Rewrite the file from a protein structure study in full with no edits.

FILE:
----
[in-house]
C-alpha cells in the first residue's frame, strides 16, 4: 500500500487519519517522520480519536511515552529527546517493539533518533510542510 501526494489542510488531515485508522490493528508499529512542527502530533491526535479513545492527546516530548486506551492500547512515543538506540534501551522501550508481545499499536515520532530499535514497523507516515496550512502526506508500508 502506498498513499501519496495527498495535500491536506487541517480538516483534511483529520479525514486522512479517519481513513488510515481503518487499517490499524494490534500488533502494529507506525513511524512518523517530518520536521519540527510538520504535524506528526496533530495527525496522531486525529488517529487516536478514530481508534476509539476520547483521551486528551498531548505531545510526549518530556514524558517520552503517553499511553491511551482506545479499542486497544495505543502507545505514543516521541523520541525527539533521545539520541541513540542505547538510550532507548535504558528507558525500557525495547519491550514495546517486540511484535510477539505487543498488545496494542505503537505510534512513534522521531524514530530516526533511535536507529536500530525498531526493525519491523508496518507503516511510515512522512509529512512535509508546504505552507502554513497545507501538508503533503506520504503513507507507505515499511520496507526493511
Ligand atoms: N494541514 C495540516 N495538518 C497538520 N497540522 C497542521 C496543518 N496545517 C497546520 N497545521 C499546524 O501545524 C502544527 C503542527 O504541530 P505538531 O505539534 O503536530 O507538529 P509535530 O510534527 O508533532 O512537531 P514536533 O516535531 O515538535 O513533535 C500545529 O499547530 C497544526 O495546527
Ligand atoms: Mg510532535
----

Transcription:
[in-house]
C-alpha cells in the first residue's frame, strides 16, 4: 500500500487519519517522520480519536511515552529527546517493539533518533510542510 501526494489542510488531515485508522490493528508499529512542527502530533491526535479513545492527546516530548486506551492500547512515543538506540534501551522501550508481545499499536515520532530499535514497523507516515496550512502526506508500508 502506498498513499501519496495527498495535500491536506487541517480538516483534511483529520479525514486522512479517519481513513488510515481503518487499517490499524494490534500488533502494529507506525513511524512518523517530518520536521519540527510538520504535524506528526496533530495527525496522531486525529488517529487516536478514530481508534476509539476520547483521551486528551498531548505531545510526549518530556514524558517520552503517553499511553491511551482506545479499542486497544495505543502507545505514543516521541523520541525527539533521545539520541541513540542505547538510550532507548535504558528507558525500557525495547519491550514495546517486540511484535510477539505487543498488545496494542505503537505510534512513534522521531524514530530516526533511535536507529536500530525498531526493525519491523508496518507503516511510515512522512509529512512535509508546504505552507502554513497545507501538508503533503506520504503513507507507505515499511520496507526493511
Ligand atoms: N494541514 C495540516 N495538518 C497538520 N497540522 C497542521 C496543518 N496545517 C497546520 N497545521 C499546524 O501545524 C502544527 C503542527 O504541530 P505538531 O505539534 O503536530 O507538529 P509535530 O510534527 O508533532 O512537531 P514536533 O516535531 O515538535 O513533535 C500545529 O499547530 C497544526 O495546527
Ligand atoms: Mg510532535